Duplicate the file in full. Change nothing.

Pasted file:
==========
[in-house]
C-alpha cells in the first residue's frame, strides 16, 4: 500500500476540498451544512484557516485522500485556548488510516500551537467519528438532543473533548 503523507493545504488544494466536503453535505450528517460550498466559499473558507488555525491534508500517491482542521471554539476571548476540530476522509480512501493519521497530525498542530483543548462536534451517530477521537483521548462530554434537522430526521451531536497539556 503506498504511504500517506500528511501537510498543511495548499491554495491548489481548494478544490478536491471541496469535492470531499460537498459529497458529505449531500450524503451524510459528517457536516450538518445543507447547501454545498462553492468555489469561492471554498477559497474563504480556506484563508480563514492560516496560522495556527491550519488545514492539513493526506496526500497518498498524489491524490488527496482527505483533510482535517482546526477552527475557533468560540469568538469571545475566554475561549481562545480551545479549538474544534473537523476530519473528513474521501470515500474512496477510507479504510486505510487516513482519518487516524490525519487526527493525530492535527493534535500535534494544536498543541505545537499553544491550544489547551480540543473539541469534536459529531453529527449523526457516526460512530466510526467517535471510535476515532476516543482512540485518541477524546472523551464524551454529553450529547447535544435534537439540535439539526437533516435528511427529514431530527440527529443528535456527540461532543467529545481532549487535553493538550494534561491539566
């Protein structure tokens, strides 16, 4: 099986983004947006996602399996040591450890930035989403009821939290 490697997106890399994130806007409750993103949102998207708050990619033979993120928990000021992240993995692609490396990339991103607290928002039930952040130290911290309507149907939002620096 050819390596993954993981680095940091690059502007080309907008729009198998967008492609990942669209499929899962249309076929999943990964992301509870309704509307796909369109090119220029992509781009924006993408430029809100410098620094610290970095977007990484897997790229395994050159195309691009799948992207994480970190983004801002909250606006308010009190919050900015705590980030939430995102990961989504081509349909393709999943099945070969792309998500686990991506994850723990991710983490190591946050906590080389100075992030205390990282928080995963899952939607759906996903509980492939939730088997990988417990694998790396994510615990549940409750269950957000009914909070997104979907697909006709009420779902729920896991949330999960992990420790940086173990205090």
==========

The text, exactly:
[in-house]
C-alpha cells in the first residue's frame, strides 16, 4: 500500500476540498451544512484557516485522500485556548488510516500551537467519528438532543473533548 503523507493545504488544494466536503453535505450528517460550498466559499473558507488555525491534508500517491482542521471554539476571548476540530476522509480512501493519521497530525498542530483543548462536534451517530477521537483521548462530554434537522430526521451531536497539556 503506498504511504500517506500528511501537510498543511495548499491554495491548489481548494478544490478536491471541496469535492470531499460537498459529497458529505449531500450524503451524510459528517457536516450538518445543507447547501454545498462553492468555489469561492471554498477559497474563504480556506484563508480563514492560516496560522495556527491550519488545514492539513493526506496526500497518498498524489491524490488527496482527505483533510482535517482546526477552527475557533468560540469568538469571545475566554475561549481562545480551545479549538474544534473537523476530519473528513474521501470515500474512496477510507479504510486505510487516513482519518487516524490525519487526527493525530492535527493534535500535534494544536498543541505545537499553544491550544489547551480540543473539541469534536459529531453529527449523526457516526460512530466510526467517535471510535476515532476516543482512540485518541477524546472523551464524551454529553450529547447535544435534537439540535439539526437533516435528511427529514431530527440527529443528535456527540461532543467529545481532549487535553493538550494534561491539566
């Protein structure tokens, strides 16, 4: 099986983004947006996602399996040591450890930035989403009821939290 490697997106890399994130806007409750993103949102998207708050990619033979993120928990000021992240993995692609490396990339991103607290928002039930952040130290911290309507149907939002620096 050819390596993954993981680095940091690059502007080309907008729009198998967008492609990942669209499929899962249309076929999943990964992301509870309704509307796909369109090119220029992509781009924006993408430029809100410098620094610290970095977007990484897997790229395994050159195309691009799948992207994480970190983004801002909250606006308010009190919050900015705590980030939430995102990961989504081509349909393709999943099945070969792309998500686990991506994850723990991710983490190591946050906590080389100075992030205390990282928080995963899952939607759906996903509980492939939730088997990988417990694998790396994510615990549940409750269950957000009914909070997104979907697909006709009420779902729920896991949330999960992990420790940086173990205090």